Bars & Pubs

Wash Away The Week At Melbourne’s Best Bars

By Sophie Hodges
10th Mar 2020


What makes Melbourne’s bar scene special? Variety and abundance. The sheer freaking number of high-calibre bars, sprawling west to Footscray, north to Brunswick and Preston, south to St Kilda and east to Hawthorn (and probably beyond) is frankly insane. You could drink at a new bar every night and never get through them all. And thanks to this list, you won’t have to. We’ve crawled through Melbourne’s boozy saloons, swanky cocktail parlours and sticky dive bars to bring you the best of the best. A guide to Melbourne’s best bars. Period.

…well, almost period. No list of 15 bars is ever going to be definitive. You’ll notice we couldn’t squeeze in Whisky & Alement, Gin Palace, Cumulus Up, Galah, Hihou (and about a zillion others). We’ve stuck to venues that are bars first, and restaurants second. These are our personal favourites. The bars that pushed Melbourne’s nightlife forward.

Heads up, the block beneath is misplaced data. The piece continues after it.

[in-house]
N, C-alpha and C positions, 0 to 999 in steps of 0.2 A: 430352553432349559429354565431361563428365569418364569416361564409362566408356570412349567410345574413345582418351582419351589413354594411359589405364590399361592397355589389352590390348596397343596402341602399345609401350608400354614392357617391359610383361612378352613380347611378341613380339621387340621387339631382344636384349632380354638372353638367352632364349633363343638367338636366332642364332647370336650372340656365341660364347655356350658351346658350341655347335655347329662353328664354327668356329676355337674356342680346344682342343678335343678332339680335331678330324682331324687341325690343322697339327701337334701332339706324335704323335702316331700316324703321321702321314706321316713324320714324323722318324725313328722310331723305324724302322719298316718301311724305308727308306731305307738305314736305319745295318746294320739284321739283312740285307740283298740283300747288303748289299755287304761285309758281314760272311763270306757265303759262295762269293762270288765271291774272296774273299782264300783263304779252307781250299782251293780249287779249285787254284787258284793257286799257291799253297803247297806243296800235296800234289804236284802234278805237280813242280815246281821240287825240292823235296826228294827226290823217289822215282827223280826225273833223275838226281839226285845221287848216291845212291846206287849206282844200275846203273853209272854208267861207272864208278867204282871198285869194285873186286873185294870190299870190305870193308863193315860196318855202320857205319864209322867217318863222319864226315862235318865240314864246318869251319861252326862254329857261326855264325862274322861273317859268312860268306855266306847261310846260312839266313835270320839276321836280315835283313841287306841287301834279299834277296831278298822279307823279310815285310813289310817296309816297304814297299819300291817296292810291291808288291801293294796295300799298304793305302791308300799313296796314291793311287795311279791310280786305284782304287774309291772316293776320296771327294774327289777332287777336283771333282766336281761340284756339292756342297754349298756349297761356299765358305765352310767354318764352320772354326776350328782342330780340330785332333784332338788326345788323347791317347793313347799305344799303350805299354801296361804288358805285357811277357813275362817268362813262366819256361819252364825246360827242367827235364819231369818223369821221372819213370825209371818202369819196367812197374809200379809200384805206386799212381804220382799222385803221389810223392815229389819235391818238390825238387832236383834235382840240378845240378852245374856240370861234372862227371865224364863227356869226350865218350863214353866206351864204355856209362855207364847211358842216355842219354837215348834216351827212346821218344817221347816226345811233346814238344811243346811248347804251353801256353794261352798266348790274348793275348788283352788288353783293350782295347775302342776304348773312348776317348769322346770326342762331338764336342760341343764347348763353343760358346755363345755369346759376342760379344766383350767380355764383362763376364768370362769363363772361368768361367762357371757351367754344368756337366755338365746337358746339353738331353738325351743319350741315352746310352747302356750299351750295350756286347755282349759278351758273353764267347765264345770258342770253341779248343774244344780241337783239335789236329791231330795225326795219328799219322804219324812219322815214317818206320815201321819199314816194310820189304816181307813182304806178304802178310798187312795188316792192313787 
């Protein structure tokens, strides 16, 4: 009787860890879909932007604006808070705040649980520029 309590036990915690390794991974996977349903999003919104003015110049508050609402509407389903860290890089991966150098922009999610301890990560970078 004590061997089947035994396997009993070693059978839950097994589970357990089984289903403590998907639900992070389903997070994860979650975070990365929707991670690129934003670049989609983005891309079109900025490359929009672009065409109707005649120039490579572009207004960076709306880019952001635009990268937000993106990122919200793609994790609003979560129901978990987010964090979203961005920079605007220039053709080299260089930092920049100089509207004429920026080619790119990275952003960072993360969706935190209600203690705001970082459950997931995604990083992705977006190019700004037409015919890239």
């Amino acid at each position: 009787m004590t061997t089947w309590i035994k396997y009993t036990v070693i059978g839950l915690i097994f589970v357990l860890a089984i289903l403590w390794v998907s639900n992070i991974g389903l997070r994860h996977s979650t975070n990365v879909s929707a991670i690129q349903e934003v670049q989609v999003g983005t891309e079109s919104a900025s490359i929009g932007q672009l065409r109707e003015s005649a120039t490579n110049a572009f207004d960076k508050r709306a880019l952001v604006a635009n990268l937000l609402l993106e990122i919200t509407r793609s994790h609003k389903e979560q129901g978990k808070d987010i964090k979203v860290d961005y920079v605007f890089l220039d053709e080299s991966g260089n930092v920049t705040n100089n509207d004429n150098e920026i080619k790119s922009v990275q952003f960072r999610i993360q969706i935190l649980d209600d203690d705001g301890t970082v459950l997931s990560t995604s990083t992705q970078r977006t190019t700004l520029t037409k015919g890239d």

If you want to  keep browsing, check out:

The Everleigh


Melbourne’s unofficial home of olde-worlde drinking charm. No list of Melbourne’s best bars would be complete without the city’s Grand Dame: The Everleigh. This place started back in 2011, when Melbourne’s cocktail scene was really starting to percolate, perched high above Gertrude St, and watched over by owners Michael and Zara Madrusan. Nine years later, having won Australian Bartender Cocktail Bar of the Year (2018) and Best Victorian Bar of the Year (2019), after two renovations and forays into bottling, books and even hand-cut ice, it’s still arguably the city’s finest cocktail bar.

You can even get dinner these days: meatballs in chilli sugo and ‘boozy pickles’, or little pre-dinner tempters like ham and Gruyère toasties with whisky-fired shallots. And don’t mess around when it comes to booze—order the ‘Bartender’s Choice’. These guys know best.

Black Pearl


It’s the crime of the century that most Melbourne tourists will wander into Transport or Asian Beer Café and think, “Huh, so this is Melbourne’s bar scene.” Don’t get us wrong, there’s nothing wrong with Transport or ABC, but they don’t hold a candle to Black Pearl. This place arguably kick-started Melbourne’s entire modern-day drinking culture.